Crista Coppola’s friends laughed when they saw the perfect circle that her Doberman Pinscher mix Jessie had carved in the backyard during hours of anxious pacing when left alone.
“I didn’t know any better at the time,” says Coppola, who was 16 when she got Jessie as a puppy.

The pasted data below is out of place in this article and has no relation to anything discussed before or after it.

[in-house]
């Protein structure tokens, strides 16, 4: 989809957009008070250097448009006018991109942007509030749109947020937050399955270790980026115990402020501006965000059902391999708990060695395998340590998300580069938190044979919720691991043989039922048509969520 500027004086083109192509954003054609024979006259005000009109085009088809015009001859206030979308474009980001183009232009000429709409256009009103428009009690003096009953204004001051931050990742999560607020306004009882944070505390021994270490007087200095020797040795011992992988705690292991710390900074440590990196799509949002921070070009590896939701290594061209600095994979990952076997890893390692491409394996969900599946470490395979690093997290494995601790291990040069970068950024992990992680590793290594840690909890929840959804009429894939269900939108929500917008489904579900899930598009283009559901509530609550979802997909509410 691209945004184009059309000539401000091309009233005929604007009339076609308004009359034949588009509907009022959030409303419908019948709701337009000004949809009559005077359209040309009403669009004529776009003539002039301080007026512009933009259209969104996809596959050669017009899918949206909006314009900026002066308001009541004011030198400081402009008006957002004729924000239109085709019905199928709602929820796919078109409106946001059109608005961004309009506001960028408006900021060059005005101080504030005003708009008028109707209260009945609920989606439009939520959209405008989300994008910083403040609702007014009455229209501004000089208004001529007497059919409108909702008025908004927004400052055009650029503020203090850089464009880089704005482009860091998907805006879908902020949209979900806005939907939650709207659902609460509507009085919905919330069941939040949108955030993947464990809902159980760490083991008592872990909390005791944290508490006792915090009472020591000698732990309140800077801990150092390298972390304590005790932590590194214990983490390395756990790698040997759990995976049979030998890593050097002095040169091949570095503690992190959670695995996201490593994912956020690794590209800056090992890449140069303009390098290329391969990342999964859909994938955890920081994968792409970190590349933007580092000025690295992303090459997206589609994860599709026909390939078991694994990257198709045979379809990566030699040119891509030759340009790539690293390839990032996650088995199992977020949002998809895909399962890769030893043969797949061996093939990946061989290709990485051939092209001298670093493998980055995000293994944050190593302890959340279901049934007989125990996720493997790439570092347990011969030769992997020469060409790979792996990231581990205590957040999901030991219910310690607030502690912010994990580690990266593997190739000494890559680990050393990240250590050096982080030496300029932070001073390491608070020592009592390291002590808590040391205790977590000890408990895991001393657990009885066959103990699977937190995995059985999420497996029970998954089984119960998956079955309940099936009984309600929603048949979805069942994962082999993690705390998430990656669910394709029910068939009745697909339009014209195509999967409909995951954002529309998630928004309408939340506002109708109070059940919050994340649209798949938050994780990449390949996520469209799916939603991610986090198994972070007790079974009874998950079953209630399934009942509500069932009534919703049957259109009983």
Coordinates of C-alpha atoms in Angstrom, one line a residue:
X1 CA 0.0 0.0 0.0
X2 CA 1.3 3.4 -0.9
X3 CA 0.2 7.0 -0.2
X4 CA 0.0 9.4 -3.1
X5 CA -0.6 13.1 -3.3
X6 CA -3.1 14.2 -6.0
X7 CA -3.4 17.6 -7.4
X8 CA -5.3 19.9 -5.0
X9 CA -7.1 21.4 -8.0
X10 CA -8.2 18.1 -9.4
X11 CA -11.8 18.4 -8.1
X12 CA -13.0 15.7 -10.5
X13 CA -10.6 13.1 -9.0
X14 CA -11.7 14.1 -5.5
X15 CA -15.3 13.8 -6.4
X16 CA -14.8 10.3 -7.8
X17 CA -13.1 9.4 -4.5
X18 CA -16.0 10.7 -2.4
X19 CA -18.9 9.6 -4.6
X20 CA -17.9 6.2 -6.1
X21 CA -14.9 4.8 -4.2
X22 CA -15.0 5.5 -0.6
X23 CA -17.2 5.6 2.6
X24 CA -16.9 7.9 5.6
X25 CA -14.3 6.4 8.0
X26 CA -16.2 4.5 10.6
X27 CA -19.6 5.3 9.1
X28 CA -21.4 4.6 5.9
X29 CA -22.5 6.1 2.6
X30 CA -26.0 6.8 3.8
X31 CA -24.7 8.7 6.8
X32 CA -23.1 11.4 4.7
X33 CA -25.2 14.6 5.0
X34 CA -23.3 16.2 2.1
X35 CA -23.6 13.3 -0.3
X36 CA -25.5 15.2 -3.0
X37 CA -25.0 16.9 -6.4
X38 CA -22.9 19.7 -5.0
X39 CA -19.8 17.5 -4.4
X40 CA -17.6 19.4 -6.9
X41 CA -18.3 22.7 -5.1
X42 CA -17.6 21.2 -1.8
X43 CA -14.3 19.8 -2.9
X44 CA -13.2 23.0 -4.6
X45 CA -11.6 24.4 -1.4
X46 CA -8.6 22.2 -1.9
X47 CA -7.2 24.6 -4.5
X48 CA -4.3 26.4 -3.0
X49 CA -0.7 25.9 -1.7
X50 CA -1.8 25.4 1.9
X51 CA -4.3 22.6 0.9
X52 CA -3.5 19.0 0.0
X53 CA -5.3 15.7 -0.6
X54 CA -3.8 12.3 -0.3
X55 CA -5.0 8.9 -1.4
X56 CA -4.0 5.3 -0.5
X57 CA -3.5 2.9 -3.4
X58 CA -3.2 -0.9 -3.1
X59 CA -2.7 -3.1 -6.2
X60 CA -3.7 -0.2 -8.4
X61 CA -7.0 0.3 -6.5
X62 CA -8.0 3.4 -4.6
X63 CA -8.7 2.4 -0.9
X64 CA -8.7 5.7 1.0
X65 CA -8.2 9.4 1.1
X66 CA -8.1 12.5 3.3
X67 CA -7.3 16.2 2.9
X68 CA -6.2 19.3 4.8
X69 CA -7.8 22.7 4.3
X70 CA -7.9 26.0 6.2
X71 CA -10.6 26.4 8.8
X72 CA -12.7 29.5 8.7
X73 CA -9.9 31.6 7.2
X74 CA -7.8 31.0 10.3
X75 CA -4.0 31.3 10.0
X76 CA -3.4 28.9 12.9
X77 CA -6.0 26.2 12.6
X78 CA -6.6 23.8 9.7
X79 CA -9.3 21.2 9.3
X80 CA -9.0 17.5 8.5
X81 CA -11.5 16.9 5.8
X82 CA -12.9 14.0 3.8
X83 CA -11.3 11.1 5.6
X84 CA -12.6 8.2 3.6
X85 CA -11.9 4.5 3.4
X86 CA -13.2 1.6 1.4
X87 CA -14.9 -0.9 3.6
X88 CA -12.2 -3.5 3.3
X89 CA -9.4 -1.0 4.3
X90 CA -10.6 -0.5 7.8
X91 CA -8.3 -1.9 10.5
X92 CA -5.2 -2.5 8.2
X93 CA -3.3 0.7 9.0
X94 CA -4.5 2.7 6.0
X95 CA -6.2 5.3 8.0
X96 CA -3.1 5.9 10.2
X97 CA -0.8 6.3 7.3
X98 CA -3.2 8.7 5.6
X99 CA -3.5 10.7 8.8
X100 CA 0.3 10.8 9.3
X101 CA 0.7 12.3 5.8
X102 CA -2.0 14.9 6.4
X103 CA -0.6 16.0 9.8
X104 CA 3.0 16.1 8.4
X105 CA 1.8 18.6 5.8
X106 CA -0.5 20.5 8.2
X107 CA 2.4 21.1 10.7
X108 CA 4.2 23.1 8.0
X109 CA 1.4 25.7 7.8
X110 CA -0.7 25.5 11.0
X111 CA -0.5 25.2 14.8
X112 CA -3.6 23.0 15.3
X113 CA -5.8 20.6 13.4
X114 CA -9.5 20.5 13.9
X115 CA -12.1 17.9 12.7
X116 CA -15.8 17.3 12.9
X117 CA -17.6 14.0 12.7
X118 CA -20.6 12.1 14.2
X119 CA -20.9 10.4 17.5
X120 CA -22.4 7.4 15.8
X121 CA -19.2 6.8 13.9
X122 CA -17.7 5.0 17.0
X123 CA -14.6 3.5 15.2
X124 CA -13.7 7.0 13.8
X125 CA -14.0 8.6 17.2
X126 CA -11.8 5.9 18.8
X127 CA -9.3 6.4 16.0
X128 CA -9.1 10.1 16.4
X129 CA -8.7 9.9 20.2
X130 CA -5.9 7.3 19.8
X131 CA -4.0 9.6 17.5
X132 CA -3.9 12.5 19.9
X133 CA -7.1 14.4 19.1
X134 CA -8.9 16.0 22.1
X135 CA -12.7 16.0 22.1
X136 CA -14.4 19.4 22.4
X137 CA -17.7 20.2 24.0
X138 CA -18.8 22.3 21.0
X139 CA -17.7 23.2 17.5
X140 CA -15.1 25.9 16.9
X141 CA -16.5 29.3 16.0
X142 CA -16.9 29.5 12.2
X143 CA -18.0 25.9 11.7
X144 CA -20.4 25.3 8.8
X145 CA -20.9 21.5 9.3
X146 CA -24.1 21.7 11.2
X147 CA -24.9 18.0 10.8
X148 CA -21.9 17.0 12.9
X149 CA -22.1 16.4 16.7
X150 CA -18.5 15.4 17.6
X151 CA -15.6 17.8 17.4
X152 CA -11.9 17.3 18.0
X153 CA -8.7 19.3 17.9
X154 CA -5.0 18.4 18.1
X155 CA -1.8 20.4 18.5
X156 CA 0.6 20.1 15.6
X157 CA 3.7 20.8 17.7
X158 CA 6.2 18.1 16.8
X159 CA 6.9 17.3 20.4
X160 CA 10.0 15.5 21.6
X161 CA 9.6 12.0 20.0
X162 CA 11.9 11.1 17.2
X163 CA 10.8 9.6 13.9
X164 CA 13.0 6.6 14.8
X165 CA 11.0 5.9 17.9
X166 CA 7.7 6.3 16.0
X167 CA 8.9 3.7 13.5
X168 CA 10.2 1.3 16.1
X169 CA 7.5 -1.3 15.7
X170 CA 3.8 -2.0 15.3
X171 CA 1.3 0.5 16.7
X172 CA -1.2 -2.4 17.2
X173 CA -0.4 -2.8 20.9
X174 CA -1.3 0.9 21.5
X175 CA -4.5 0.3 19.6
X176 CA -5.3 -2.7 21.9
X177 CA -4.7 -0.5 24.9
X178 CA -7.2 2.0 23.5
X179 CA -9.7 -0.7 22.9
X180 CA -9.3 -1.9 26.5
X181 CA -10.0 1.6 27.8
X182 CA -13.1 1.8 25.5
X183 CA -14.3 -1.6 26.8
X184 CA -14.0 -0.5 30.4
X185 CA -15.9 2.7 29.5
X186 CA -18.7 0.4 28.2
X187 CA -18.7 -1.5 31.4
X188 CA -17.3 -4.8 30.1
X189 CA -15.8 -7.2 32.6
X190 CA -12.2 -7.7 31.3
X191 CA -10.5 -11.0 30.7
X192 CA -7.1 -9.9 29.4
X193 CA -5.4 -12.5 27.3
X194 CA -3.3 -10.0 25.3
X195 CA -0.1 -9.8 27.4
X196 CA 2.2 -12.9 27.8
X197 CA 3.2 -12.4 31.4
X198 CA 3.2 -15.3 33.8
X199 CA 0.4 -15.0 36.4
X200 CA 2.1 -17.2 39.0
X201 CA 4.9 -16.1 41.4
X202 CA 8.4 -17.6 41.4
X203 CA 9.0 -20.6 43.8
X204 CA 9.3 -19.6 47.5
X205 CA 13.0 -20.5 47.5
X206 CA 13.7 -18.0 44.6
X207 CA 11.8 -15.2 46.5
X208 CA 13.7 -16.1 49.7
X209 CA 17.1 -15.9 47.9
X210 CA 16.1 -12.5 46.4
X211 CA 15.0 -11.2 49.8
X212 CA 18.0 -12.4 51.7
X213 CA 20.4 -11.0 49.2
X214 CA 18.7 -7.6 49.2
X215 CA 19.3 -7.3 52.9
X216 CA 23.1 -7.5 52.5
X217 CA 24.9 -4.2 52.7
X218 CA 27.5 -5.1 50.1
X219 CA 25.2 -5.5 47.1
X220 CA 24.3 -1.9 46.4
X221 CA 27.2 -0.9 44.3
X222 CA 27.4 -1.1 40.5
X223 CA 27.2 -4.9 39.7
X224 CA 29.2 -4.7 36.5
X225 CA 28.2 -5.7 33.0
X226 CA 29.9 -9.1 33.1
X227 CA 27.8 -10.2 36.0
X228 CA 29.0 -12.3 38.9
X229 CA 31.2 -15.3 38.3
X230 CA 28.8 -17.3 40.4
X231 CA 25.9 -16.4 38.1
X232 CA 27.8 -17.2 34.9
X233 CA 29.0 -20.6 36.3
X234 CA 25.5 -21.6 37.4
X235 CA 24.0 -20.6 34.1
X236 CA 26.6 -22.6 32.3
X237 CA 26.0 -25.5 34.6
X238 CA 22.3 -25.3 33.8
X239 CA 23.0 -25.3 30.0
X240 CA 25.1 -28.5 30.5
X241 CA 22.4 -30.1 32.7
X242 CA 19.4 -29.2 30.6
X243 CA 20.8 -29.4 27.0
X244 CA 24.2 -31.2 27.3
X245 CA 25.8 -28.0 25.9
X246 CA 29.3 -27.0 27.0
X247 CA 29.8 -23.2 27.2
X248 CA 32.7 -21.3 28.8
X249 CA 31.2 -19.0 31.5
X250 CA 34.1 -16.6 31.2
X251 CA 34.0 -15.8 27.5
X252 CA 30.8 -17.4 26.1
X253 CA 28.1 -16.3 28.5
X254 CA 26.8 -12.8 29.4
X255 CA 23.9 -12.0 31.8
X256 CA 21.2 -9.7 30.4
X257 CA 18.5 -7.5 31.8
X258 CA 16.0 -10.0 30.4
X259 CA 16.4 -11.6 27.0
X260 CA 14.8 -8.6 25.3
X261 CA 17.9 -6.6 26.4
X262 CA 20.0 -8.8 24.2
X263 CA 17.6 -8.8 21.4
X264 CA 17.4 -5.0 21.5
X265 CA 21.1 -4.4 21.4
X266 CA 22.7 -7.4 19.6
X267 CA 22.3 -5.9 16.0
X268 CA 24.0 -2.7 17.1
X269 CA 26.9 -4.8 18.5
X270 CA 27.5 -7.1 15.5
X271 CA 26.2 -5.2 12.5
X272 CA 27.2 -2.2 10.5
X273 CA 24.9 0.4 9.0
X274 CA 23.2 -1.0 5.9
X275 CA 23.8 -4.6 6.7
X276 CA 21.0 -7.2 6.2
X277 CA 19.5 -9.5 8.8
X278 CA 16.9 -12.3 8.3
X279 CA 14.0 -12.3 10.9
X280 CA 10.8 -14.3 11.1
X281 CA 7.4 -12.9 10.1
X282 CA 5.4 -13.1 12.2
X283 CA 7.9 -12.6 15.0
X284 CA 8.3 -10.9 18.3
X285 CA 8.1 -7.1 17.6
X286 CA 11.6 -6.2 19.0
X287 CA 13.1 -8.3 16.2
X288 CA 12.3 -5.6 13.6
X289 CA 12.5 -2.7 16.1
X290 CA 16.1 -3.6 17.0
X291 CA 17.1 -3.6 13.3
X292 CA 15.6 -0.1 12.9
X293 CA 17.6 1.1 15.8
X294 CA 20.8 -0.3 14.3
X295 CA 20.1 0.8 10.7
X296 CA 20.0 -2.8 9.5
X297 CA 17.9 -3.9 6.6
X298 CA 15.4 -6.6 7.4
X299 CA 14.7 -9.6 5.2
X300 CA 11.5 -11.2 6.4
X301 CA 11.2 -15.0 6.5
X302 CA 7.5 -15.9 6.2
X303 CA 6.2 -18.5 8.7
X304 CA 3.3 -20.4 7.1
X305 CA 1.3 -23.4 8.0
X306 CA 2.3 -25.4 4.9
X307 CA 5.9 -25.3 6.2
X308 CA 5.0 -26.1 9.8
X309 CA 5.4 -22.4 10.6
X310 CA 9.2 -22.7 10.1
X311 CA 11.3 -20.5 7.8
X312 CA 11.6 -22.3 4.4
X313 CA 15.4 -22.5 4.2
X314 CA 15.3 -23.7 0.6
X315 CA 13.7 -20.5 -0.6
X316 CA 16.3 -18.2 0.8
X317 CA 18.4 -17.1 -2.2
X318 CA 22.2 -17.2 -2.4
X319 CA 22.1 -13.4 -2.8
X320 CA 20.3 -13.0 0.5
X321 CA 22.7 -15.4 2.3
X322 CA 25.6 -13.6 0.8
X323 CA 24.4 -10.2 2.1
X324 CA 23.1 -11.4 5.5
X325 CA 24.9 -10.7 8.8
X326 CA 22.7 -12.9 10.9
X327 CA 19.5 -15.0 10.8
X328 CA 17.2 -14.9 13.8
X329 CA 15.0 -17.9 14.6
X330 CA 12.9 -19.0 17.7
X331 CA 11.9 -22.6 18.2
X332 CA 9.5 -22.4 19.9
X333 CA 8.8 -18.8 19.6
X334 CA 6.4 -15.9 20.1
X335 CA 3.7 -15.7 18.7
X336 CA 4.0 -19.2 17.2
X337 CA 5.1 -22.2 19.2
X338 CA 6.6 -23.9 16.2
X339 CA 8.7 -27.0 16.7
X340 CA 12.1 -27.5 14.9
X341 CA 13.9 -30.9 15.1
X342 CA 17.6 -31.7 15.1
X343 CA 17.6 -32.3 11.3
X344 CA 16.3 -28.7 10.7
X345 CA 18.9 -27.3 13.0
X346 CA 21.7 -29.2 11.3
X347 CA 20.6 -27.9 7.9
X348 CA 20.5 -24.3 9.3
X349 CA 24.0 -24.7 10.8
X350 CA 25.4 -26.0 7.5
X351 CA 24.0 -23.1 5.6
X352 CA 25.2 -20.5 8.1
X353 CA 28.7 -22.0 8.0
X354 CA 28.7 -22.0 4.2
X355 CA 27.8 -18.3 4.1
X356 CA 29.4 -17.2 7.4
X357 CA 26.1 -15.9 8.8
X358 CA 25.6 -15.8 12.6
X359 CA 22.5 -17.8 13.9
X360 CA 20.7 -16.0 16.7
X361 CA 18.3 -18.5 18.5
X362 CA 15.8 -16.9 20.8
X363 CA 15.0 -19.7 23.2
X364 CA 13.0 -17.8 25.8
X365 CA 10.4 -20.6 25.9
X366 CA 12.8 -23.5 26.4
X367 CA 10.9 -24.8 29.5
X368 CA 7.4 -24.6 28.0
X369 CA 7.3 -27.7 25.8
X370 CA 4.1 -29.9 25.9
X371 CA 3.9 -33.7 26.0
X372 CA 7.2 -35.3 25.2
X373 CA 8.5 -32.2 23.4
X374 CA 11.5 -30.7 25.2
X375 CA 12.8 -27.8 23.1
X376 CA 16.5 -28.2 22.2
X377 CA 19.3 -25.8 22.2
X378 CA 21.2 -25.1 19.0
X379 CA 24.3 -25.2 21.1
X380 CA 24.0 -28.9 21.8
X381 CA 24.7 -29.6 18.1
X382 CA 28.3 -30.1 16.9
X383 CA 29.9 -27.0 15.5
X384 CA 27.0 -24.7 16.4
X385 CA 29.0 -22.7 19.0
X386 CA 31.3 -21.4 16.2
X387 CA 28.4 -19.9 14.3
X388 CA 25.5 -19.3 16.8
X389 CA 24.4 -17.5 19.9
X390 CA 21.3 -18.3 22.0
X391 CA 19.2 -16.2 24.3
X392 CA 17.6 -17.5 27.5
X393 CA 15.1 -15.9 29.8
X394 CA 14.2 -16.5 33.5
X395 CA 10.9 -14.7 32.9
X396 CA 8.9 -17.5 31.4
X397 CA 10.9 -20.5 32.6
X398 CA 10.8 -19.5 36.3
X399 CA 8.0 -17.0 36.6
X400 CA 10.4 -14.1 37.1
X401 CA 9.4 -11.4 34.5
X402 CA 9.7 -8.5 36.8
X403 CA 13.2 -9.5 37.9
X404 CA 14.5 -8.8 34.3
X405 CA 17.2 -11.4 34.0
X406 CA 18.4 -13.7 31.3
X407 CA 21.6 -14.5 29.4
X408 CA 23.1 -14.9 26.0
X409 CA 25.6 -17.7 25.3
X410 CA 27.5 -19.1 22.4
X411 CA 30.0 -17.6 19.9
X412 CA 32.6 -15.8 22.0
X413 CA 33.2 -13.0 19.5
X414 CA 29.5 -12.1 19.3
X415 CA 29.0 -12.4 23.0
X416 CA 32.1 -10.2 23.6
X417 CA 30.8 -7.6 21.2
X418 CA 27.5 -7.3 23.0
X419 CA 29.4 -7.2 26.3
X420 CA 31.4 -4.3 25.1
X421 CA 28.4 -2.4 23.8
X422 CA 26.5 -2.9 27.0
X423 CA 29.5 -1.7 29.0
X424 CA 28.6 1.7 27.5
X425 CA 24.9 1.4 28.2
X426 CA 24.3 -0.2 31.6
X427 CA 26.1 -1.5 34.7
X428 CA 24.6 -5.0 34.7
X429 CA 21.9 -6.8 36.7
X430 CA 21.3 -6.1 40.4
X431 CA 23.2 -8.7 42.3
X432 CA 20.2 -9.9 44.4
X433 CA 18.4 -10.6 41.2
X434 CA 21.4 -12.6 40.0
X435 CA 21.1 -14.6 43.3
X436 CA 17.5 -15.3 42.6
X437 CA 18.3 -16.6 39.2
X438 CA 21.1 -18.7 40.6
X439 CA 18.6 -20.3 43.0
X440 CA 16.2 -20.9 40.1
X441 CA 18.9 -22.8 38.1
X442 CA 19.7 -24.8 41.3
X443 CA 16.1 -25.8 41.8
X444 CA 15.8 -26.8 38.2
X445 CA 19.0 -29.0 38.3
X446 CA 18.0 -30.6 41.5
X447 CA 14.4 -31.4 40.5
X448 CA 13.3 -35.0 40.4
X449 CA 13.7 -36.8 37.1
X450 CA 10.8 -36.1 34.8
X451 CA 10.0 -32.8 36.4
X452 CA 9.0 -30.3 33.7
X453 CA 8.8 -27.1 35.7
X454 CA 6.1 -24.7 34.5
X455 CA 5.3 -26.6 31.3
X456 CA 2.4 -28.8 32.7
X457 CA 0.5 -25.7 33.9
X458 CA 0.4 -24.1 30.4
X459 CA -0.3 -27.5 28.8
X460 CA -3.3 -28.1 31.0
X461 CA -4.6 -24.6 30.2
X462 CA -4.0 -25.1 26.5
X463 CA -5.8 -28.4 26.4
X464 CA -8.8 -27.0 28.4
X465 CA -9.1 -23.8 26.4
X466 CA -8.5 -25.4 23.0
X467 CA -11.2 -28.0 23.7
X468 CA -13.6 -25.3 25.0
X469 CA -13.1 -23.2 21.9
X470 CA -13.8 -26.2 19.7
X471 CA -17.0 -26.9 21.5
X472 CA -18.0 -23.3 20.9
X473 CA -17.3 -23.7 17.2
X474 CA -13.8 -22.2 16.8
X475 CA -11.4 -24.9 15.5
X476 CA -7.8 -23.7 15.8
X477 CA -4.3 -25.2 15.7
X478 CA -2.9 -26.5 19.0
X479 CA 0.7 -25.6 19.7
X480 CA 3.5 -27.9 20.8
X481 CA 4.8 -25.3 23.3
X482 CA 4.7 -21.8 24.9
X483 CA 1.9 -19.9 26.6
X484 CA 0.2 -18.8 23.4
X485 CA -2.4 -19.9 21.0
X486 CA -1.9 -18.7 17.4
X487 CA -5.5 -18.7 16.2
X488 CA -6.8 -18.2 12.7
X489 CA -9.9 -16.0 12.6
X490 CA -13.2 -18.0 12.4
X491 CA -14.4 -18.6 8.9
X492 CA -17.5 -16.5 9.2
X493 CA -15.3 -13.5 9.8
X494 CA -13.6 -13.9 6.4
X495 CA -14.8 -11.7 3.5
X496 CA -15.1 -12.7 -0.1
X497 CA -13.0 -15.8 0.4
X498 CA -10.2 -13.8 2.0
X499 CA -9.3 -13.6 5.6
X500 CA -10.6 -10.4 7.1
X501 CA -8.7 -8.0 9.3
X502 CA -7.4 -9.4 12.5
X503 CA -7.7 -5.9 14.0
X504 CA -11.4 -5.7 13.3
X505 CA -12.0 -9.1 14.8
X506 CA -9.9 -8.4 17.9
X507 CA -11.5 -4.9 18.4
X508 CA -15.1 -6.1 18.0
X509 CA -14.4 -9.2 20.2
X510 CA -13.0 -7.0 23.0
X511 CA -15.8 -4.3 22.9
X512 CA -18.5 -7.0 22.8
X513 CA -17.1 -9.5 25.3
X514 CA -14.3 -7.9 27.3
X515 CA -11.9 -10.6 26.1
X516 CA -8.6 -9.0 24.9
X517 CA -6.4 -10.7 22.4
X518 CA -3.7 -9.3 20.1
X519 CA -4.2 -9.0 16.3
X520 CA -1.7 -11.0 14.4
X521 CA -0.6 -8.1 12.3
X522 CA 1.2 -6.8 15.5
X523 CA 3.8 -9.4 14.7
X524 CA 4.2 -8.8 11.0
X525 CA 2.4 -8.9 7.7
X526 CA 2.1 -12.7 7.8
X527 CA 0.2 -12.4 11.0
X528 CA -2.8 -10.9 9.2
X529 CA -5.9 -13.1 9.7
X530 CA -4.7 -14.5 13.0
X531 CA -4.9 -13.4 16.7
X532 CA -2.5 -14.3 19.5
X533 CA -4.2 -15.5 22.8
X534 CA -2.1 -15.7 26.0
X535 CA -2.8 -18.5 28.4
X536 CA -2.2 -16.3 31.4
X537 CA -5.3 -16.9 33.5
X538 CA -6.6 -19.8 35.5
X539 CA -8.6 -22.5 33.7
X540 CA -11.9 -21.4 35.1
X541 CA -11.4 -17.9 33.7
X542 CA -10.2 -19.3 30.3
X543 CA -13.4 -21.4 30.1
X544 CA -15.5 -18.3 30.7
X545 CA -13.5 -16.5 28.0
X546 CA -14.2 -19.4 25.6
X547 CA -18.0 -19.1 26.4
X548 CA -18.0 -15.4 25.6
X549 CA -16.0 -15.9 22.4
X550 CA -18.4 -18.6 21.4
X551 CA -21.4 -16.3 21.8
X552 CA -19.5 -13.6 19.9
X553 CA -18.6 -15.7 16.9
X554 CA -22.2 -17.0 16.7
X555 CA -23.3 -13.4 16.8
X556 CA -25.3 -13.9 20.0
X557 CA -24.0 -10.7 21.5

Fast-forward more than a decade, and Coppola is a certified applied animal behaviorist at the ASPCA Animal Behavior Center in Illinois and an adjunct professor at the University of Illinois, Urbana-Champaign, with a doctorate in animal behavior. Today she clearly recognizes Jessie’s solitary pacing as one of the first signs of her beloved dog’s lifelong struggle with separation anxiety.
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